“My dad came home one day and said, ‘I have another job for one of you if you want it.’”

The youngster volunteered.

“My dad had said it would be just riding around with a guy in his truck and helping him out. I thought I could do that. Two days later, a septic truck pulled into the yard. I said, ‘What’s that here for?’ My dad said, ‘Well, that’s your job.’”

For Oberg, it was a learning experience and eventually brought him to his current status as a small-business owner.

“I learned how to do the job — how to do the work, how to locate tanks,” Oberg says. “In the beginning, I was young and it didn’t really matter how much money I made. But as time went on, I had a family and was raising kids, and I needed more. I had two choices: Quit and find some other type of job or go into business for myself.”

RESPECT IS THE KEY

Oberg says his customer service philosophy isn’t complex.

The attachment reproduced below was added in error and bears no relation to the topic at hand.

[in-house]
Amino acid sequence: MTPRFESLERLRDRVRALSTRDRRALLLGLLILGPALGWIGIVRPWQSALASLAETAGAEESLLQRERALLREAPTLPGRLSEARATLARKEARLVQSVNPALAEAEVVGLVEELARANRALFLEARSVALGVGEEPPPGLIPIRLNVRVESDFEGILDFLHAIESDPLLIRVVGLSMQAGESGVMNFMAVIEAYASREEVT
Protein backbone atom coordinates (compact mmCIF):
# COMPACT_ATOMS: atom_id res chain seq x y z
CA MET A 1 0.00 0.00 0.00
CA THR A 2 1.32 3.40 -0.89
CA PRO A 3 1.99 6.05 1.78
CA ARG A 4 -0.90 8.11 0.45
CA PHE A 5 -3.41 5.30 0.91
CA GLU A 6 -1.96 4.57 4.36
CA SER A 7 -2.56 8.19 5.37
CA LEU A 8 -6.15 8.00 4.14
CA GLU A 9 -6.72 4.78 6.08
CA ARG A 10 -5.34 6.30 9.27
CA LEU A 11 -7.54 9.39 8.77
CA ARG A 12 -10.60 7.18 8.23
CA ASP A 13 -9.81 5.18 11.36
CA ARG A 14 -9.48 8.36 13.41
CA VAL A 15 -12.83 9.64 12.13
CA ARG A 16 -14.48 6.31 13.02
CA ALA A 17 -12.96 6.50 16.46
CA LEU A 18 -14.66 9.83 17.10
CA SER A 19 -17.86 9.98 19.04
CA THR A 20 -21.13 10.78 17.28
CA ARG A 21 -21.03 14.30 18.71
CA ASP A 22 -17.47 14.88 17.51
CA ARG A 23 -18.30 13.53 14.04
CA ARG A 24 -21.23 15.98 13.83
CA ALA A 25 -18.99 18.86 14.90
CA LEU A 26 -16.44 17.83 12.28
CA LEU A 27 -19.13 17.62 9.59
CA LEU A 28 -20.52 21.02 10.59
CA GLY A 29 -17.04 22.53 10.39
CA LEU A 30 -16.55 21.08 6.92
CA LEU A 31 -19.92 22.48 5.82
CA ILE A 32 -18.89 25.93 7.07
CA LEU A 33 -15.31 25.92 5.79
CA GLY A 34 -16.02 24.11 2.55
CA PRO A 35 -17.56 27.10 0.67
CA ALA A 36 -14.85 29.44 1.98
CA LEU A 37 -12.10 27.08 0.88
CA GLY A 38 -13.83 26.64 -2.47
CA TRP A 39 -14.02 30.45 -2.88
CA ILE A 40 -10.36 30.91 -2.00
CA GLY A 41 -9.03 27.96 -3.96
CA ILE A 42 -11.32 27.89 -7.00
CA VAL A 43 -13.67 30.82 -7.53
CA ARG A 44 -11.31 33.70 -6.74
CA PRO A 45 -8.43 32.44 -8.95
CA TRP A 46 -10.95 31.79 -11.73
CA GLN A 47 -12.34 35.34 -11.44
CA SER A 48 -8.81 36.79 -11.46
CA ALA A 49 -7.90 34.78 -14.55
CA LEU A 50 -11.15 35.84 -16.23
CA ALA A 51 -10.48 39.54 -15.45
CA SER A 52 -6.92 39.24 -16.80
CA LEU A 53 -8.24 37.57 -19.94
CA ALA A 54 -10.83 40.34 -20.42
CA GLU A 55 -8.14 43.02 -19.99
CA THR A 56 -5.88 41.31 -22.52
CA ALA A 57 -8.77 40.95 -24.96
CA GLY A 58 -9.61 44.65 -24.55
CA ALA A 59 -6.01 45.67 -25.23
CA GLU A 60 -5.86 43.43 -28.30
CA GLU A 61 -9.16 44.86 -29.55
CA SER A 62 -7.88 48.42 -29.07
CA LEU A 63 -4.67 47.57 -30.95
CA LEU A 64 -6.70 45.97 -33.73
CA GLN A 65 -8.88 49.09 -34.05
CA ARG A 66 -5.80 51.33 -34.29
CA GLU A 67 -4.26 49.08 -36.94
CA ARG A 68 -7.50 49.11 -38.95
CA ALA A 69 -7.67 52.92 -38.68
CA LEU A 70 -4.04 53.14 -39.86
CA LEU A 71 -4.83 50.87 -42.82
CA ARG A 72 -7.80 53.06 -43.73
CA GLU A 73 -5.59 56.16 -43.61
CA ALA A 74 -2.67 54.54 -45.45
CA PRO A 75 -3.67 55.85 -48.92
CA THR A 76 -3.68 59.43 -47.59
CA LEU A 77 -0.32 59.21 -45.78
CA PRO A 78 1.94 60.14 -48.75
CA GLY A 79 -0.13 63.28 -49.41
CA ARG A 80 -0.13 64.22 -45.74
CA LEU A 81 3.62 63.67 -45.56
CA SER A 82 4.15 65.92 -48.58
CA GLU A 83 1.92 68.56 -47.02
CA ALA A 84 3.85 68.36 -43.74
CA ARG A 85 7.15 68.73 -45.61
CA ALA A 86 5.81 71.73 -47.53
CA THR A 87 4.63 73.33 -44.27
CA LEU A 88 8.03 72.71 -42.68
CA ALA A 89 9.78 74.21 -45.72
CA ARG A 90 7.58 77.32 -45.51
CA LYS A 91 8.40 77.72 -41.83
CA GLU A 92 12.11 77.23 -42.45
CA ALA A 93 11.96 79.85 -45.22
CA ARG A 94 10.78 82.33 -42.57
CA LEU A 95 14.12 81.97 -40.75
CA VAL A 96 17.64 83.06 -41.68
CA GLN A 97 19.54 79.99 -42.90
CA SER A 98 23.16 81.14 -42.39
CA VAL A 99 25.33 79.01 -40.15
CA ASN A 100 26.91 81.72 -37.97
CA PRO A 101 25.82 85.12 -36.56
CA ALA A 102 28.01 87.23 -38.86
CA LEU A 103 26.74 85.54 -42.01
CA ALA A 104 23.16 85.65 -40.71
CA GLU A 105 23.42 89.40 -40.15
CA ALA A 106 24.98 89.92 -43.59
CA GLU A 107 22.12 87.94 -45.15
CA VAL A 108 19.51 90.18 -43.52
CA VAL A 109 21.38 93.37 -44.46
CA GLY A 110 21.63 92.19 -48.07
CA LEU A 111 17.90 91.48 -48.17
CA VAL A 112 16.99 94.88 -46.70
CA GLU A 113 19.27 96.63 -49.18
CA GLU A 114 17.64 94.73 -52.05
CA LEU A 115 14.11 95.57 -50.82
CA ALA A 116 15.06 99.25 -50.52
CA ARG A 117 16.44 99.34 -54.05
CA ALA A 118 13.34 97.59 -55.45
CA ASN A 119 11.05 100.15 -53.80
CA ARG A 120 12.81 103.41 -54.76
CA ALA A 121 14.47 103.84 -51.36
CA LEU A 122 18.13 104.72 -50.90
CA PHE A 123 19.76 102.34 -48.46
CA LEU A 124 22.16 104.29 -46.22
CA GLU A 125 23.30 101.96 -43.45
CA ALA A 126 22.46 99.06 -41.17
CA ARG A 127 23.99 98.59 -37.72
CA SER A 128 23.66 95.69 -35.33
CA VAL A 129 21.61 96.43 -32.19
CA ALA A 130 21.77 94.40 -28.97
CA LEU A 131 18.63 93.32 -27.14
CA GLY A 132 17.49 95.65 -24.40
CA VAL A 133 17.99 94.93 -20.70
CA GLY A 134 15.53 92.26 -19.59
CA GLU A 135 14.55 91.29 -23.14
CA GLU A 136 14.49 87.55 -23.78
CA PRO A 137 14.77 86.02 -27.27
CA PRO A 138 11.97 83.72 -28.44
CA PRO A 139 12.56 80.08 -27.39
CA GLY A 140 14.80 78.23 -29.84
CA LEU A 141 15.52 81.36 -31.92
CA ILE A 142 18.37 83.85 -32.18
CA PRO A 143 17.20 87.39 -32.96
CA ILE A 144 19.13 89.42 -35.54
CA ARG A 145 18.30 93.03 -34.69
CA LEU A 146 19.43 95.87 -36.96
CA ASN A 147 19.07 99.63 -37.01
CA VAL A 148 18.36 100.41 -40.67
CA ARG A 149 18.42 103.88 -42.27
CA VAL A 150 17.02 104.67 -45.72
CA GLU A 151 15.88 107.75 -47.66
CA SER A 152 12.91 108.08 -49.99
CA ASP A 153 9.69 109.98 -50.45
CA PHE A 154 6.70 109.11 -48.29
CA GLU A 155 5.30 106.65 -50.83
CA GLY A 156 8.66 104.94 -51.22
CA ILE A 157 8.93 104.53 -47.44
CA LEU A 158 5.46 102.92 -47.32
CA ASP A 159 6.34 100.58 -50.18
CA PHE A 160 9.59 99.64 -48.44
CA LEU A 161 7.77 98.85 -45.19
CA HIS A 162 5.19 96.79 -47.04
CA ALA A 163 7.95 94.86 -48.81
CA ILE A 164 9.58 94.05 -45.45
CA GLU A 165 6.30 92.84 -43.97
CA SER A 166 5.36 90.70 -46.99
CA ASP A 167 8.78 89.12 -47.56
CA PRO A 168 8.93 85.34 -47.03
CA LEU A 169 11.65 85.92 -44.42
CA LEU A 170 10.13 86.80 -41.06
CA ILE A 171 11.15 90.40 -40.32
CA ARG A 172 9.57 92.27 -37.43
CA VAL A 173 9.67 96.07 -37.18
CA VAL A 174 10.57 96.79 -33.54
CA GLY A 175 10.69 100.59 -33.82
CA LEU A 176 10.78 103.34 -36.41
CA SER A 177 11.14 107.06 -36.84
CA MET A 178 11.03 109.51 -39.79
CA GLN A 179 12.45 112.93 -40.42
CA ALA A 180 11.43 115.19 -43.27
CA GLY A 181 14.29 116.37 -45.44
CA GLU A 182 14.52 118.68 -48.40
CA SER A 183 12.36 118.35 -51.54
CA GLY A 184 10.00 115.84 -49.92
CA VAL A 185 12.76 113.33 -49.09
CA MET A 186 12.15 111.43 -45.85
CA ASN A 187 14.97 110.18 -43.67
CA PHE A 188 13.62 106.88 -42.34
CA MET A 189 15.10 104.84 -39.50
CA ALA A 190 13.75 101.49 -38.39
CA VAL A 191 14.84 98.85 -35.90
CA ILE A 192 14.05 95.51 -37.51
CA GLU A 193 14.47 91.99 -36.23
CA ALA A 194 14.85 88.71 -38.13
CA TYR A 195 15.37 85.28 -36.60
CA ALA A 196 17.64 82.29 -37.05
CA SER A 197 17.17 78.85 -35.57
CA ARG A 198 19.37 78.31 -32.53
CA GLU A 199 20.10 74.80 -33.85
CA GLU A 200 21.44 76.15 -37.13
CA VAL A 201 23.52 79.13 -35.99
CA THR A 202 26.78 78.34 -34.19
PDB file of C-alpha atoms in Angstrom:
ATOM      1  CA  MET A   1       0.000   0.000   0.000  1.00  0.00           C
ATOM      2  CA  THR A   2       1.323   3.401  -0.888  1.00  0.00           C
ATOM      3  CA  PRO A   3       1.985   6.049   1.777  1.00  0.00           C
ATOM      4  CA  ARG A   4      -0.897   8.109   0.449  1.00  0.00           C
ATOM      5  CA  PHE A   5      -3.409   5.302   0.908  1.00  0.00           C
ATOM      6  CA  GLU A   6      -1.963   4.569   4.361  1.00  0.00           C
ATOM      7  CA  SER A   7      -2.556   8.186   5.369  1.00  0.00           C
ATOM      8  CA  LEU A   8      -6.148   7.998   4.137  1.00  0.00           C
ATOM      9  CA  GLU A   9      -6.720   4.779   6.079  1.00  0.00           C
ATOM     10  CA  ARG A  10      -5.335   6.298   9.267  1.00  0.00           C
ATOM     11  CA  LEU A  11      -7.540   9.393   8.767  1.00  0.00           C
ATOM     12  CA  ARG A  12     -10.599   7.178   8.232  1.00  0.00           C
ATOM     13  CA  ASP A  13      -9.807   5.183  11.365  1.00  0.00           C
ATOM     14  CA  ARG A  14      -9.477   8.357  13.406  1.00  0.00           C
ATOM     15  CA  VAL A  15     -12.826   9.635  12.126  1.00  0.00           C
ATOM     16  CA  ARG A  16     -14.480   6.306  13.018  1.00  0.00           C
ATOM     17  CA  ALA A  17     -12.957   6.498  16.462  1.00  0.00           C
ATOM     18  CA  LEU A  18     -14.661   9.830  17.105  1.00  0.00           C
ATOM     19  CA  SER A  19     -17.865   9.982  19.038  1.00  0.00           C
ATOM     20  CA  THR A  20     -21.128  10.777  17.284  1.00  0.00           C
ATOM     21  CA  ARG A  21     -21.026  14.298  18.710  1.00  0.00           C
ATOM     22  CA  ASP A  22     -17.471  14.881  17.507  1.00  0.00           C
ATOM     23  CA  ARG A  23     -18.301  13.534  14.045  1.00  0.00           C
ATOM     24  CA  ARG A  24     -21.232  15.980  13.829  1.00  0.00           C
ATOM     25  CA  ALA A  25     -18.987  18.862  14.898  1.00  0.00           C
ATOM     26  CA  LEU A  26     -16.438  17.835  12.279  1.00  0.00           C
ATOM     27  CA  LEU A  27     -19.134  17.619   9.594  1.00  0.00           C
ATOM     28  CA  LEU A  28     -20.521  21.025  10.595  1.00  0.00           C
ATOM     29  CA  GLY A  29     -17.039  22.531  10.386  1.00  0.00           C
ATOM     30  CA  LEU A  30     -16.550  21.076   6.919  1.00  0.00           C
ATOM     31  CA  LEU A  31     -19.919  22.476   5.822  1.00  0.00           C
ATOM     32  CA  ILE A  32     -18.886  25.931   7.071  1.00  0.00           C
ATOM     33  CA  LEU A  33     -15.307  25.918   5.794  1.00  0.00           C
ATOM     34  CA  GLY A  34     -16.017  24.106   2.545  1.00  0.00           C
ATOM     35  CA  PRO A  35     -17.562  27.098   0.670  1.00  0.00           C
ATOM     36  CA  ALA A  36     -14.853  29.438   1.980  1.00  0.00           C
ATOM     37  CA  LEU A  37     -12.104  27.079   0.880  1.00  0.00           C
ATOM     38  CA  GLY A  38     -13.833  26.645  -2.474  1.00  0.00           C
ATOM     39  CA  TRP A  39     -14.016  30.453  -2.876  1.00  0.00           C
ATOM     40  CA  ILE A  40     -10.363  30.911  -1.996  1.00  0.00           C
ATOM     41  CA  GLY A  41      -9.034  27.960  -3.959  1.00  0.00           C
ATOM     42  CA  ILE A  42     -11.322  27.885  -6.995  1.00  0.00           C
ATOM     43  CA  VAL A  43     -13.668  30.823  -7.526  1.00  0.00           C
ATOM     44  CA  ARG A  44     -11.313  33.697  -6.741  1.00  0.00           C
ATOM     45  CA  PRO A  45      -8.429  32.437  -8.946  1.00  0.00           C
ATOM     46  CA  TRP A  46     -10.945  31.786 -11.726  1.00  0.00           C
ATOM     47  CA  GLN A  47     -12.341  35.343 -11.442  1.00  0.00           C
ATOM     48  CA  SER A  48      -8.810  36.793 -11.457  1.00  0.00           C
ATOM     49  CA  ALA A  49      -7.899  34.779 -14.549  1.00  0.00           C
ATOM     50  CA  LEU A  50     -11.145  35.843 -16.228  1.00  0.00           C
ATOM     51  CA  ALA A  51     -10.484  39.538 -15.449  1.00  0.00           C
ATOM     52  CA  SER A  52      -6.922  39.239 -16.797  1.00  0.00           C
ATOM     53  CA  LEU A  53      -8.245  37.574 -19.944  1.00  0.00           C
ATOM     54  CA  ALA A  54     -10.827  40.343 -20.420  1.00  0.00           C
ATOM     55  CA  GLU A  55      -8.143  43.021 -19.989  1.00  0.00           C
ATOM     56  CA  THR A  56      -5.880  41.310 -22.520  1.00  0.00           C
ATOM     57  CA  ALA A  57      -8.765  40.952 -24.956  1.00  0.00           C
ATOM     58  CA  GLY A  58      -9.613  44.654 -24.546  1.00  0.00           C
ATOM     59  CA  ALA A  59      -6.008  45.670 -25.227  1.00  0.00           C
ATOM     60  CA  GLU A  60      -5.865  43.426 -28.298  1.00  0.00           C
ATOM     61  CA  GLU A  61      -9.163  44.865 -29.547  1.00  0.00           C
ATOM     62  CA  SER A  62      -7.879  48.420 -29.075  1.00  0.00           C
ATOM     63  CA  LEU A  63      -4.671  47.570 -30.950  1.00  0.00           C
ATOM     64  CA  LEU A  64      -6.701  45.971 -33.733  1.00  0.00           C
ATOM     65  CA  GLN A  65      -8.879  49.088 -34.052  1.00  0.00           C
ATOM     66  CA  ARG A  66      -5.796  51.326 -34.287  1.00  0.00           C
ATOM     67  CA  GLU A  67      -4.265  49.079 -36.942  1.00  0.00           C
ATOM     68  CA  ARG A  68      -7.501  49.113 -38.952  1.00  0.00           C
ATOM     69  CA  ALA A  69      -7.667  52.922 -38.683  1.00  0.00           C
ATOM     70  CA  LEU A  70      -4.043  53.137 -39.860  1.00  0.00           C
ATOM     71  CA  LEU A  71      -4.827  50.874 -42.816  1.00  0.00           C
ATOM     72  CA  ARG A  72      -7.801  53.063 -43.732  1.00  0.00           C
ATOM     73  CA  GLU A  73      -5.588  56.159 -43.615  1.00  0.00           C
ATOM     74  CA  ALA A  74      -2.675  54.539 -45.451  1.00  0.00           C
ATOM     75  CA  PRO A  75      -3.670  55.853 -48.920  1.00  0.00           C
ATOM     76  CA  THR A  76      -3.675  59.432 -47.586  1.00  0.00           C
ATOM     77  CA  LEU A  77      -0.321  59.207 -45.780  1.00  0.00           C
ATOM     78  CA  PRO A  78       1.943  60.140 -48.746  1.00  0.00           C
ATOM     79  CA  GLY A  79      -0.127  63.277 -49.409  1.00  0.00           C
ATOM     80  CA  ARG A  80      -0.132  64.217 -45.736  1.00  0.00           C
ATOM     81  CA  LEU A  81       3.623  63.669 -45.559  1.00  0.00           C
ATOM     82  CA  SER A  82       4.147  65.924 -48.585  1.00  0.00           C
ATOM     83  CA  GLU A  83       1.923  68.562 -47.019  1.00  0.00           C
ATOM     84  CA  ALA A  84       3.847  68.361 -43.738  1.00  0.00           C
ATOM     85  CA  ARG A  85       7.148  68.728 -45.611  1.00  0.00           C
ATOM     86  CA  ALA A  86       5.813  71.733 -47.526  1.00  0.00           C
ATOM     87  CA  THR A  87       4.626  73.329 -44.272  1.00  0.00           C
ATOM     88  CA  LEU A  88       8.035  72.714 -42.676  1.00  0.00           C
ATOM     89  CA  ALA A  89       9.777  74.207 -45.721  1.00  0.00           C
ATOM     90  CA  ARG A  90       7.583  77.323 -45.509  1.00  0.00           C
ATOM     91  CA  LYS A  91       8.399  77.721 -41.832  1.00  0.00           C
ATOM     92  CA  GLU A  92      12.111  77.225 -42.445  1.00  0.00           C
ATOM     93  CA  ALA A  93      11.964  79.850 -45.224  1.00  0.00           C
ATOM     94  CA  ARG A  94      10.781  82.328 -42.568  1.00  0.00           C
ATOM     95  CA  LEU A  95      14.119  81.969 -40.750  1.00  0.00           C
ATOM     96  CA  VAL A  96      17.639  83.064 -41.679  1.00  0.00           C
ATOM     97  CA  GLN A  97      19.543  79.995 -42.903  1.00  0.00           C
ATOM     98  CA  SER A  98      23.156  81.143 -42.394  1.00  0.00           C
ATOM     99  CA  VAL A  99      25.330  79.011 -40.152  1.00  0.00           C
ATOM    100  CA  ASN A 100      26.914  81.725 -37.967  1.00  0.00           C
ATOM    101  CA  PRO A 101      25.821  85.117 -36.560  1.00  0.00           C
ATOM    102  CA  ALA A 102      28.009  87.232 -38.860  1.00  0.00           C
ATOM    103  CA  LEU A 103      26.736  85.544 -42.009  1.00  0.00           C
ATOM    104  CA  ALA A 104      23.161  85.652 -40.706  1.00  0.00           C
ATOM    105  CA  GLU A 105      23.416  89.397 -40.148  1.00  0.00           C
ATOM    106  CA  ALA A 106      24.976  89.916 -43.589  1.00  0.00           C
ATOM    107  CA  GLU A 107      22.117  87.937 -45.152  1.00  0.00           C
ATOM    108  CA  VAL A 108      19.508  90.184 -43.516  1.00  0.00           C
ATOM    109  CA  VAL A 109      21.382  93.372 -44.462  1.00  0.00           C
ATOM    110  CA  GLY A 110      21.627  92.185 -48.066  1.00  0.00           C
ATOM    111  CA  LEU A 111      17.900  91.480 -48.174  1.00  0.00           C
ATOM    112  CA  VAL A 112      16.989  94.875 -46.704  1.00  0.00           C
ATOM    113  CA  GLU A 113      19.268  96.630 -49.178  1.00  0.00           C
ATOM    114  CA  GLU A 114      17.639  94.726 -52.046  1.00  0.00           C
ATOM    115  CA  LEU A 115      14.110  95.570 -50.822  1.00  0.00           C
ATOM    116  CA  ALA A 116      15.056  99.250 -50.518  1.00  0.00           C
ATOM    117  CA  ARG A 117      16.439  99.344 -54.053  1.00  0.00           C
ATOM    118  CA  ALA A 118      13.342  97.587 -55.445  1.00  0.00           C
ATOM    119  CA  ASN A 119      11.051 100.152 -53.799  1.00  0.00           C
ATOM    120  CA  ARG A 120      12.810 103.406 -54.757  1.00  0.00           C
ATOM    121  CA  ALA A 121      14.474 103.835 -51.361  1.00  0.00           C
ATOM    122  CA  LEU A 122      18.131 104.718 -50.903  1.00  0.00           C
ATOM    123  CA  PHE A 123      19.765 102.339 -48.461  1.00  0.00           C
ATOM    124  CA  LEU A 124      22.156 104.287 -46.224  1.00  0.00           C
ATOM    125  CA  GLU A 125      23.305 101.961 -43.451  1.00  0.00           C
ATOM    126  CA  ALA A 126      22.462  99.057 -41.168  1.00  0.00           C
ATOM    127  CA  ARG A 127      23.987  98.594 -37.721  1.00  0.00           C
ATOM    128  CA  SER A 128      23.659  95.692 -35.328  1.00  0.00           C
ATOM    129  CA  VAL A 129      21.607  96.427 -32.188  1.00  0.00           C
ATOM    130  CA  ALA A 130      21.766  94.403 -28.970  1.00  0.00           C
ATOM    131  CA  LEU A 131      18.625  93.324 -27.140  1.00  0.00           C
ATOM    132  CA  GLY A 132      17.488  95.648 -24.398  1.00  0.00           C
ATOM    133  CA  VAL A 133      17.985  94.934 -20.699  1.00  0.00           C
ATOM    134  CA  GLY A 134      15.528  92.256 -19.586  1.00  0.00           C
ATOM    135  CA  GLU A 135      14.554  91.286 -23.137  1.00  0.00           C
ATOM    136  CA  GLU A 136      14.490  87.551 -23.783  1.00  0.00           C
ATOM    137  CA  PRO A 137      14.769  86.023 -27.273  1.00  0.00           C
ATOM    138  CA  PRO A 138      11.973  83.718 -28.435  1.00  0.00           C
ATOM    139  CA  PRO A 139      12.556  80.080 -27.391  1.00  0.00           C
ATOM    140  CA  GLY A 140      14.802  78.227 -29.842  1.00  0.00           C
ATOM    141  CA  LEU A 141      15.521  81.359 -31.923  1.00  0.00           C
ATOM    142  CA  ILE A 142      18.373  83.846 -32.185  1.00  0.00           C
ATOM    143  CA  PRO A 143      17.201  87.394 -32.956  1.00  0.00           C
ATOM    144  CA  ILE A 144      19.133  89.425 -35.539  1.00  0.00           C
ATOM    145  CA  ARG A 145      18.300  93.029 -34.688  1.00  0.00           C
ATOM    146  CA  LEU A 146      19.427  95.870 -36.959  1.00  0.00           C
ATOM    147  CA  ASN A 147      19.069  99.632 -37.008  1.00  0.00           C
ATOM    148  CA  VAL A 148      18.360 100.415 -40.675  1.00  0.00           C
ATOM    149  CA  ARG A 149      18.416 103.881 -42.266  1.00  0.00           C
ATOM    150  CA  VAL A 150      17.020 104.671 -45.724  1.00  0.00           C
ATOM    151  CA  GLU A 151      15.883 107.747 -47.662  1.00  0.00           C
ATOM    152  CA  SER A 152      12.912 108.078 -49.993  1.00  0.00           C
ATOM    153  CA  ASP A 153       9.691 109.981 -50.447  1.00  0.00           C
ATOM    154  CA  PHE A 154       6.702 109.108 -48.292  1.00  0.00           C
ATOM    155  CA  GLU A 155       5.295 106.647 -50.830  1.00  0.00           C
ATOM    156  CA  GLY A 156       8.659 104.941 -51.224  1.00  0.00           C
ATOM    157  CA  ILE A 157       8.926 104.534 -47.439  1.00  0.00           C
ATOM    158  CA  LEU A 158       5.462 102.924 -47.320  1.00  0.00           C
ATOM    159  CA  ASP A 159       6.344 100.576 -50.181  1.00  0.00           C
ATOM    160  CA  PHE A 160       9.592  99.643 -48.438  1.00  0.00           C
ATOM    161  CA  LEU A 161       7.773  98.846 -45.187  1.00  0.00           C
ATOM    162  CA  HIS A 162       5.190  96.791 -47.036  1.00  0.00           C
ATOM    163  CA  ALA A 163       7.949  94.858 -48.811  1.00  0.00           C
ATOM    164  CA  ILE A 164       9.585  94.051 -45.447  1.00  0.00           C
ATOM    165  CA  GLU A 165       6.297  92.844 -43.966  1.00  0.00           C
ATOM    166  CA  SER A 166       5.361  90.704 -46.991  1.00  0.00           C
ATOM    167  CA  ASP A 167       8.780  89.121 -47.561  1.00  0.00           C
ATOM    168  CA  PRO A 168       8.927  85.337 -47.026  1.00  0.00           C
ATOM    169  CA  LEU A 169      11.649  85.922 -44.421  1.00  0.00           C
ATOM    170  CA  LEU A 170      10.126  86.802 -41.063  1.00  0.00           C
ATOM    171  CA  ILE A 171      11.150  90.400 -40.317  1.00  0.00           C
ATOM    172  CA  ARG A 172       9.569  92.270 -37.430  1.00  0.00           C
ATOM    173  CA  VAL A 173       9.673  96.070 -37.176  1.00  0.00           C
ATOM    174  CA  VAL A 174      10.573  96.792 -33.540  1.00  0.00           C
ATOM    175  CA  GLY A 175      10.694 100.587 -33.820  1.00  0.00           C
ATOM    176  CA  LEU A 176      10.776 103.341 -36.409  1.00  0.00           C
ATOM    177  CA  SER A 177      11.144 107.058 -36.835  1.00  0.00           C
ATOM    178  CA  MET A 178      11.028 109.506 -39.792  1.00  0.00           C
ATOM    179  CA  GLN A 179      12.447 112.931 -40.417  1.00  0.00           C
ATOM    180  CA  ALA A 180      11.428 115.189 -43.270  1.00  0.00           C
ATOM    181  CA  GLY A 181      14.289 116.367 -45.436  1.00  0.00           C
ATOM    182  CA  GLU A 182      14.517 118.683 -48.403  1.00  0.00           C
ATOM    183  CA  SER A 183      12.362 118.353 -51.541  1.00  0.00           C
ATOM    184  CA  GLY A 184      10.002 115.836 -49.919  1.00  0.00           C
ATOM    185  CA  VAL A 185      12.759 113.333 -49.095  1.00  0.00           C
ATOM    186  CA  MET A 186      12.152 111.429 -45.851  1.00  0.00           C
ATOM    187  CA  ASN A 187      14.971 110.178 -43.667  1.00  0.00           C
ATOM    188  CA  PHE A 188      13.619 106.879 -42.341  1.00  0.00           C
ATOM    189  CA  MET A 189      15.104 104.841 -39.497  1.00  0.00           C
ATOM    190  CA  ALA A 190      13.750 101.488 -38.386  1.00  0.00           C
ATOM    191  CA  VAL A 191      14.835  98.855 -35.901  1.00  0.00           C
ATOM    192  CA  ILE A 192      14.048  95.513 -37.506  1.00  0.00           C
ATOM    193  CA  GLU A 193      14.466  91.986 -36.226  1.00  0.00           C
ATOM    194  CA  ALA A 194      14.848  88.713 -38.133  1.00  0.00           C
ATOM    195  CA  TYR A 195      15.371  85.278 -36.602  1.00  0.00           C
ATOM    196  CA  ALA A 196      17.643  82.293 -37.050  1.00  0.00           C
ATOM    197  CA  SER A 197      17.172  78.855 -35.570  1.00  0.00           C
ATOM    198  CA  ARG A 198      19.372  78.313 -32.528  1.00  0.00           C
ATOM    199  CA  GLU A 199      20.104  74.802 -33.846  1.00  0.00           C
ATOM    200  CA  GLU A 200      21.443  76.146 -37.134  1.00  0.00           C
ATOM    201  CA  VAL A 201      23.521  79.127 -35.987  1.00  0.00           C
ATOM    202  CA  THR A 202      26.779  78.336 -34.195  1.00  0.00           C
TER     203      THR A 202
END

“You just treat people with respect,” he says. “Not that the customer is always right, but you want to give customers the best service you can.” Oberg says that means doing jobs the right way and not taking shortcuts. He won’t pump through vent pipes and whenever possible backflushes in order to pump tanks more thoroughly.

“Not everyone will do that, but customers appreciate it,” Oberg says.

That doesn’t mean Mike’s Septic Service has never encountered an unsatisfied customer. Oberg recalls one recent job in which a customer was angry about an aluminum hose collar scratching the blacktop of his driveway. With the amount of hose that was needed to reach the tank, Oberg says there was little that could’ve been done to prevent that from happening. All you can do is be polite in your explanations to customers and accommodate them whenever possible, he says.